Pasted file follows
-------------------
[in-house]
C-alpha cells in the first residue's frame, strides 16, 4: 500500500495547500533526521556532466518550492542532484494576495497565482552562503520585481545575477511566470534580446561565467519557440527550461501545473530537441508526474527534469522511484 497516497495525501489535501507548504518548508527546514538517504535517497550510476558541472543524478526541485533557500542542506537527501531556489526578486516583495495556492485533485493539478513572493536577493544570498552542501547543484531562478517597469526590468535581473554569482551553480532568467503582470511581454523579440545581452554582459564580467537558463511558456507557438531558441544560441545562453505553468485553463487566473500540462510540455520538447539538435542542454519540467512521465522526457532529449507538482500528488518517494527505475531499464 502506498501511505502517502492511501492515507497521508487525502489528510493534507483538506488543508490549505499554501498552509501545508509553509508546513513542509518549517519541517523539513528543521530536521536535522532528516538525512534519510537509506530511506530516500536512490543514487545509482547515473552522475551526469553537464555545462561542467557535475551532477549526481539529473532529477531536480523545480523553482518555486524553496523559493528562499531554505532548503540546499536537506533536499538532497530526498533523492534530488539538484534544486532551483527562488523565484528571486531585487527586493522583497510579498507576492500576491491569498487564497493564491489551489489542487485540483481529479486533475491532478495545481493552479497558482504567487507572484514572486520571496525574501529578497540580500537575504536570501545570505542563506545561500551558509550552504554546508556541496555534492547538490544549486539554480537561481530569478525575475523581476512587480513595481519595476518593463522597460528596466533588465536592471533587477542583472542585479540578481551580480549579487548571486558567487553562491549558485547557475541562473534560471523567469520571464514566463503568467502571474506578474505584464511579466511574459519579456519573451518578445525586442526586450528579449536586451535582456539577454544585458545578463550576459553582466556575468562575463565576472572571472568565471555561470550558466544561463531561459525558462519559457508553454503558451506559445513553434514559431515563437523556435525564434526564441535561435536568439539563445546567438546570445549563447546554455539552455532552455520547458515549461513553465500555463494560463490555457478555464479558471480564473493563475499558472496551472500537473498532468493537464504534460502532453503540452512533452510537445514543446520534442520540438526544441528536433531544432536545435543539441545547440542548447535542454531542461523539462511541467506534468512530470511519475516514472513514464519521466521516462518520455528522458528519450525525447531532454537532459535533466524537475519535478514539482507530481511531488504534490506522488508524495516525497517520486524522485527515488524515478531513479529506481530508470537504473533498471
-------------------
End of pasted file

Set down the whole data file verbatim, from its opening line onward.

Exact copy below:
[in-house]
C-alpha cells in the first residue's frame, strides 16, 4: 500500500495547500533526521556532466518550492542532484494576495497565482552562503520585481545575477511566470534580446561565467519557440527550461501545473530537441508526474527534469522511484 497516497495525501489535501507548504518548508527546514538517504535517497550510476558541472543524478526541485533557500542542506537527501531556489526578486516583495495556492485533485493539478513572493536577493544570498552542501547543484531562478517597469526590468535581473554569482551553480532568467503582470511581454523579440545581452554582459564580467537558463511558456507557438531558441544560441545562453505553468485553463487566473500540462510540455520538447539538435542542454519540467512521465522526457532529449507538482500528488518517494527505475531499464 502506498501511505502517502492511501492515507497521508487525502489528510493534507483538506488543508490549505499554501498552509501545508509553509508546513513542509518549517519541517523539513528543521530536521536535522532528516538525512534519510537509506530511506530516500536512490543514487545509482547515473552522475551526469553537464555545462561542467557535475551532477549526481539529473532529477531536480523545480523553482518555486524553496523559493528562499531554505532548503540546499536537506533536499538532497530526498533523492534530488539538484534544486532551483527562488523565484528571486531585487527586493522583497510579498507576492500576491491569498487564497493564491489551489489542487485540483481529479486533475491532478495545481493552479497558482504567487507572484514572486520571496525574501529578497540580500537575504536570501545570505542563506545561500551558509550552504554546508556541496555534492547538490544549486539554480537561481530569478525575475523581476512587480513595481519595476518593463522597460528596466533588465536592471533587477542583472542585479540578481551580480549579487548571486558567487553562491549558485547557475541562473534560471523567469520571464514566463503568467502571474506578474505584464511579466511574459519579456519573451518578445525586442526586450528579449536586451535582456539577454544585458545578463550576459553582466556575468562575463565576472572571472568565471555561470550558466544561463531561459525558462519559457508553454503558451506559445513553434514559431515563437523556435525564434526564441535561435536568439539563445546567438546570445549563447546554455539552455532552455520547458515549461513553465500555463494560463490555457478555464479558471480564473493563475499558472496551472500537473498532468493537464504534460502532453503540452512533452510537445514543446520534442520540438526544441528536433531544432536545435543539441545547440542548447535542454531542461523539462511541467506534468512530470511519475516514472513514464519521466521516462518520455528522458528519450525525447531532454537532459535533466524537475519535478514539482507530481511531488504534490506522488508524495516525497517520486524522485527515488524515478531513479529506481530508470537504473533498471